The Drew Lab at Columbia University

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W 4851 MA Thesis Development Seminar 2

W4851 MA Thesis Development Seminar 2

Joshua Drew, Ph.D., Instructor

Jd2977@columbia.edu

(212) 854-7807

@Drew_Lab

Wednesday Afternoons 2:30 to 3:50

Course Goal:

Effective conservation requires engaging the public. However scientists have a reputation (perhaps undeserved) as being poor communicators. The purpose of this class is to provide first year MA students with the opportunity to develop a suite of tools to allow them to own their narrative and to practice their scientific voice across media. Students will gain experience in traditional and emerging media and will be involved in producing and editing their own content.

Course Requirements:

Classes each week will consist of lectures on selected topics followed by discussion. The course will incorporate both student presentations and discussions.  Because of the interactive nature of the class, student participation is a critical component of the grade. This class does not fall on any Columbia recognized holidays and there will be no makeups. You will be responsible for all content covered in class.

Student participation:

Everyone in this class should feel comfortable to express an idea, even if the idea is not a popular one. I encourage discussion of intellectual controversy and believe it is how we learn best. We expect all students to abide by the Graduate School of Arts and Sciences’ code of academic integrity (http://gsas.columbia.edu/content/academic-integrity-and-responsible-conduct-research). Breaches of the student code such as cheating and plagiarism (that is, taking credit for the work of others) will not be tolerated, and any breaches of the student code will be referred to the Dean’s Office.

Course Evaluation:

This course will consist of lectures, discussions and active learning opportunities, and class participation is going to factor heavily in the grade.  You will have five major assignments.

1) Each student will produce a short documentary.  Each video (5-7 minutes long) will focus on an emerging piece of research occurring in NYC. The research can either be of the students’ own, or will feature a local researcher. The goal will be to produce a video that makes that research accessible to a general audience. Alternatively the goal will be to produce a video suitable for crowdsourcing, in which case the video should be shorter (2-3 minutes long) and focus on a compelling narrative about why the student’s research is worth funding.

2) Students will be required to write a short New York Times style article on a primary piece of literature. They will diagram what pieces of the primary literature form the basis of the paper as well as highlighting external data sources.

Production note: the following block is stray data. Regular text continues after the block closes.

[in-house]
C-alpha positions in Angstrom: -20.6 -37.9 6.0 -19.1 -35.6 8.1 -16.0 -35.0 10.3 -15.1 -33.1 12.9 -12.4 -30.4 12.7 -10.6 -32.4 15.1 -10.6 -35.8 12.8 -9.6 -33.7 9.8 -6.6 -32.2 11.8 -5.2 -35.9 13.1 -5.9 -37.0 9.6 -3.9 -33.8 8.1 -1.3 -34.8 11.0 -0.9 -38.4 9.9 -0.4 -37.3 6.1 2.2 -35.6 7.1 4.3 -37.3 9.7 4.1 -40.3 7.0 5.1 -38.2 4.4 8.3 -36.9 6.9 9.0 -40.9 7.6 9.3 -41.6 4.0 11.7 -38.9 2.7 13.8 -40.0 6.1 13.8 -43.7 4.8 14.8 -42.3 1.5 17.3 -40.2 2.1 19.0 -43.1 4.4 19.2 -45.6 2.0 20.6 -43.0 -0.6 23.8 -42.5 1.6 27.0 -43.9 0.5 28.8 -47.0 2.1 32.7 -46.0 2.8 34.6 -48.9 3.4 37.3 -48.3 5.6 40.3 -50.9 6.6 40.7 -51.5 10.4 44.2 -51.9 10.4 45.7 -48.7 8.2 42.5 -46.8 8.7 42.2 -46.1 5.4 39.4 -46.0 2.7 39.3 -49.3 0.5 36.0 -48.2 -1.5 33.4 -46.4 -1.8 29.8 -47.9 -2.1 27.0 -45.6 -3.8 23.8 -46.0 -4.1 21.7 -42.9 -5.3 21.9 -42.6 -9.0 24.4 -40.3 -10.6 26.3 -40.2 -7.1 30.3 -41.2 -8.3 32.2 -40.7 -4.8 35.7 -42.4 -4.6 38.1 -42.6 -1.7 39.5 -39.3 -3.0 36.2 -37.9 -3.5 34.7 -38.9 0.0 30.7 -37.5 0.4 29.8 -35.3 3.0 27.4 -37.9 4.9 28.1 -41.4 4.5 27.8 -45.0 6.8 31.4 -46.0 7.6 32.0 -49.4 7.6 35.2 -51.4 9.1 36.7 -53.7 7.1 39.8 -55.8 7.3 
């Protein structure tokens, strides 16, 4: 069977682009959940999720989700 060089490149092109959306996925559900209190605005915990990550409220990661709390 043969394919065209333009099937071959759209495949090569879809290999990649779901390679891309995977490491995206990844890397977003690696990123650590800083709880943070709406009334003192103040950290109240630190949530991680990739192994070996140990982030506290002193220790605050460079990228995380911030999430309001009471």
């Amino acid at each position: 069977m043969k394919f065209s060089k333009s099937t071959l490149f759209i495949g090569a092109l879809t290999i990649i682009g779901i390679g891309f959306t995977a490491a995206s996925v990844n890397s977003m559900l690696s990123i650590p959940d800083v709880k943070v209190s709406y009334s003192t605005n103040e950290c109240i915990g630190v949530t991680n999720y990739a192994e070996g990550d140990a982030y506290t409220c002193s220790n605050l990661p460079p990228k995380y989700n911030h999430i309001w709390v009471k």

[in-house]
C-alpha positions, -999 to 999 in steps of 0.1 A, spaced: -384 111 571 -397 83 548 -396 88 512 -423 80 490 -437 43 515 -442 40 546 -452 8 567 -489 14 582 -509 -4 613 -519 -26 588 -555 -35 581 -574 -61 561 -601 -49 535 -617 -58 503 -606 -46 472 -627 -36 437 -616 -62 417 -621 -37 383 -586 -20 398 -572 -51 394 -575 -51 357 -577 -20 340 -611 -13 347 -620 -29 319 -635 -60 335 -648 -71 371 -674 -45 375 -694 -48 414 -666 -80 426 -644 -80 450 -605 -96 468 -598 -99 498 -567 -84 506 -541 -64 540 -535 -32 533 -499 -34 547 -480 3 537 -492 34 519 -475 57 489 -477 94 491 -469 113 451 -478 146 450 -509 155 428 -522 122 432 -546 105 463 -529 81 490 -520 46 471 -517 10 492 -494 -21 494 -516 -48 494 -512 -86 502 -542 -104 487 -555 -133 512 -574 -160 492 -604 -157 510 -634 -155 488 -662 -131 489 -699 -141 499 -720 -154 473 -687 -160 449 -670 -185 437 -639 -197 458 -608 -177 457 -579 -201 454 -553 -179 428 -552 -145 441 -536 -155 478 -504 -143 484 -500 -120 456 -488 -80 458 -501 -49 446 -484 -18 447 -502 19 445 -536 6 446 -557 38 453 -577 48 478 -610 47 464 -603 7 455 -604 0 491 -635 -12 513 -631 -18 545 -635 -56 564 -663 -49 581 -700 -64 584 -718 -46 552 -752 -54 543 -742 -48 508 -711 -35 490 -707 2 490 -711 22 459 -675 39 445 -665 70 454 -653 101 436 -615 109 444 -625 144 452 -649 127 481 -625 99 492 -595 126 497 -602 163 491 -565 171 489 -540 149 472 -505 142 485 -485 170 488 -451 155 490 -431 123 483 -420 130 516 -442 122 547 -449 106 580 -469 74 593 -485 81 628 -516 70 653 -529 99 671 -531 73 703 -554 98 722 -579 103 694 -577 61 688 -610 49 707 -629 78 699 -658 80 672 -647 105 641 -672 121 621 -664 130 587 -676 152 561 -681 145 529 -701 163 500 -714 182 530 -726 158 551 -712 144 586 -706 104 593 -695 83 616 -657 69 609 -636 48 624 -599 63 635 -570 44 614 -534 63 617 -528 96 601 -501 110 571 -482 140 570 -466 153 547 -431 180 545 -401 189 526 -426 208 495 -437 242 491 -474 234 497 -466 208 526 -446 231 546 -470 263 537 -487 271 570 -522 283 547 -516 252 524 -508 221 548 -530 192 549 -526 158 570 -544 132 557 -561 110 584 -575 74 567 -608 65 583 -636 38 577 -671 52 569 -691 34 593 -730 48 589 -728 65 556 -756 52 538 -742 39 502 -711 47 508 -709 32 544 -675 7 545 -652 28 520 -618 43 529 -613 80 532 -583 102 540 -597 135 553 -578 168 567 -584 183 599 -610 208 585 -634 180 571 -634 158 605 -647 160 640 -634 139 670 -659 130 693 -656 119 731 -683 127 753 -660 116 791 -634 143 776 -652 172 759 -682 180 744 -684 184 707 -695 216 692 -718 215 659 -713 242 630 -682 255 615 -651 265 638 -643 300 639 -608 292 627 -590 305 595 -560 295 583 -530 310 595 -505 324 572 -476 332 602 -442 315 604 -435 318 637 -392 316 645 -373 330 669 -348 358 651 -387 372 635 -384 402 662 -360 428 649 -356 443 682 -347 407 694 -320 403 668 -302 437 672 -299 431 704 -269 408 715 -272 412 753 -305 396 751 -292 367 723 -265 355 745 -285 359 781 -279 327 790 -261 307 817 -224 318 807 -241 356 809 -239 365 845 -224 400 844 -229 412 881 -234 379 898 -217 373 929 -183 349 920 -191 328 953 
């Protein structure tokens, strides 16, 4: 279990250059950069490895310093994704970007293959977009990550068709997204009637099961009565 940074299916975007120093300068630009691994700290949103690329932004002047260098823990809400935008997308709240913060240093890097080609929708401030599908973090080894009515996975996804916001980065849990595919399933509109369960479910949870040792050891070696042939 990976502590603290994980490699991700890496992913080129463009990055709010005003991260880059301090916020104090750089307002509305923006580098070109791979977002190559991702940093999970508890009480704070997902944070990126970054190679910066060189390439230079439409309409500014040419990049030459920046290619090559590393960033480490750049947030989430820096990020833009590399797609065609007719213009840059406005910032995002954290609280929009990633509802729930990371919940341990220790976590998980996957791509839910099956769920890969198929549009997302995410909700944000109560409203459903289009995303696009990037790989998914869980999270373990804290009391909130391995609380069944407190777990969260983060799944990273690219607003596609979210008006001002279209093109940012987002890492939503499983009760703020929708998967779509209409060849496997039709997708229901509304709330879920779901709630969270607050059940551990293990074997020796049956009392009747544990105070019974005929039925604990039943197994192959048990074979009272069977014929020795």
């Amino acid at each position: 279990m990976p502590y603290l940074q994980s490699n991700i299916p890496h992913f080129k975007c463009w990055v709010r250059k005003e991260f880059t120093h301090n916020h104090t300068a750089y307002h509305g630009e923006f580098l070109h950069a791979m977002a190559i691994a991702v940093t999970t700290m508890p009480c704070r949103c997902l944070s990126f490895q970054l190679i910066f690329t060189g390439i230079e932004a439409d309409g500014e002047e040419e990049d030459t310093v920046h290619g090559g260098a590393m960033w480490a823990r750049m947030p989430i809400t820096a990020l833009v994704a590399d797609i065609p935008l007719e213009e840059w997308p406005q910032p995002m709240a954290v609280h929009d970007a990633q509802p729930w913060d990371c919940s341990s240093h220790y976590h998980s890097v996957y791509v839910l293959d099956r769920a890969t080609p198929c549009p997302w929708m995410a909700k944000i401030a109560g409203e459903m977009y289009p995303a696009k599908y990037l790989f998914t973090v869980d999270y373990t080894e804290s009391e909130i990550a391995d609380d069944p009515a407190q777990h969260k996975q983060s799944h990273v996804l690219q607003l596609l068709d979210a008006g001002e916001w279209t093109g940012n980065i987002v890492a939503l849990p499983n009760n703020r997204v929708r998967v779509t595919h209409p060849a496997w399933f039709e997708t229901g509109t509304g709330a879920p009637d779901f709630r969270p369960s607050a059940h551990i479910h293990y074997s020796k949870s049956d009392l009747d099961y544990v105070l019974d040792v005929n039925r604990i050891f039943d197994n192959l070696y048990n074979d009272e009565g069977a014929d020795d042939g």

3) Students will write a pitch and a script for a TedEd (ed.ted.com) style piece on scientific research of their own interest.  Students will work with staff from TedEd to produce and hopefully illustrate this script. Past examples include Dr. Drew’s work here (http://ed.ted.com/lessons/conserving-our-spectacular-vulnerable-coral-reefs-joshua-drew) and Alyssa Klavin’s work from this class in Spring of 2013 here (http://ed.ted.com/lessons/bird-migration-a-perilous-journey-alyssa-klavans)

4) Students will contribute to the class research blog. This blog will serve as a platform for discussion of interesting research, and serve as a platform for establishing the students’ research presence. The blog pieces will be about 1000 words long and each student will have to make three per semester. The blogs can be about your own research, a research paper that you enjoyed reading and a broader interest piece about the process of science. The posts will be housed on labroides.org (my lab webpage) and we will develop a schedule to make sure that the blog is updated regularly.

5) Students will give a final elevator pitch (2 min, no slides, 2 questions from the audience) about their work. The goal will be to get across the main point of your research as well as why it is important.

Assessment:

Video                               20%

Article                              20%

Script                               20%

Semester long blog         10%

Oral presentation             20%

Class participation           10%

Course outline:

January 22th, 2014

Introduction, why communicate science

 January 29th, 2014

Science through Press release: The cases of Arsenic Life and Faster than light Neutrinos

February 5th, 2013

Print Media – Tuesday Times

February 12th, 2014

Blogging and digital journalism Guest Lecturer Hannah Waters: Smithsonian Ocean Portal and Scientific American (http://www.hannahjwaters.com)

February 19th, 2014

Science Online NYC and beyond

February 26th, 2014

Crowdfunding

March 5th, 2014

Video and documentaries: Guest Lecturer: Lee Stevens: American Museum of Natural History (amnh.org)

March 12th, 2014

TedEd talk: Guest Lecturers Jordan Reeves and Rose Eveleth: Ted Ed (ed.ted.org)

March 19th, 2014

Spring Break

March 26th, 2014

Owning your narrative: Guest Lecturer Ben Lillie: Story Collider (http://storycollider.org)

April 2nd, 2014

Sexism and Science: Guest Lecturer Hope Jahren – University of Hawaii (http://jahrenlab.com)

April 9th 2014

Giving Interviews: (Live interviews with Breaking Bio)

April 16th, 2014

Podcast and Radio: Guest Lecturer Flora Lichtman: Formerly of Science Friday (http://www.sciencefriday.com)

April 23rd, 2014

Data management: Guest Lecturer: Amy Nurnberger – Columbia University Center for Digital Research and Scholarship (http://evpr.columbia.edu/content/center-digital-research-and-scholarship)

April 30th, 2014

Final Presentations

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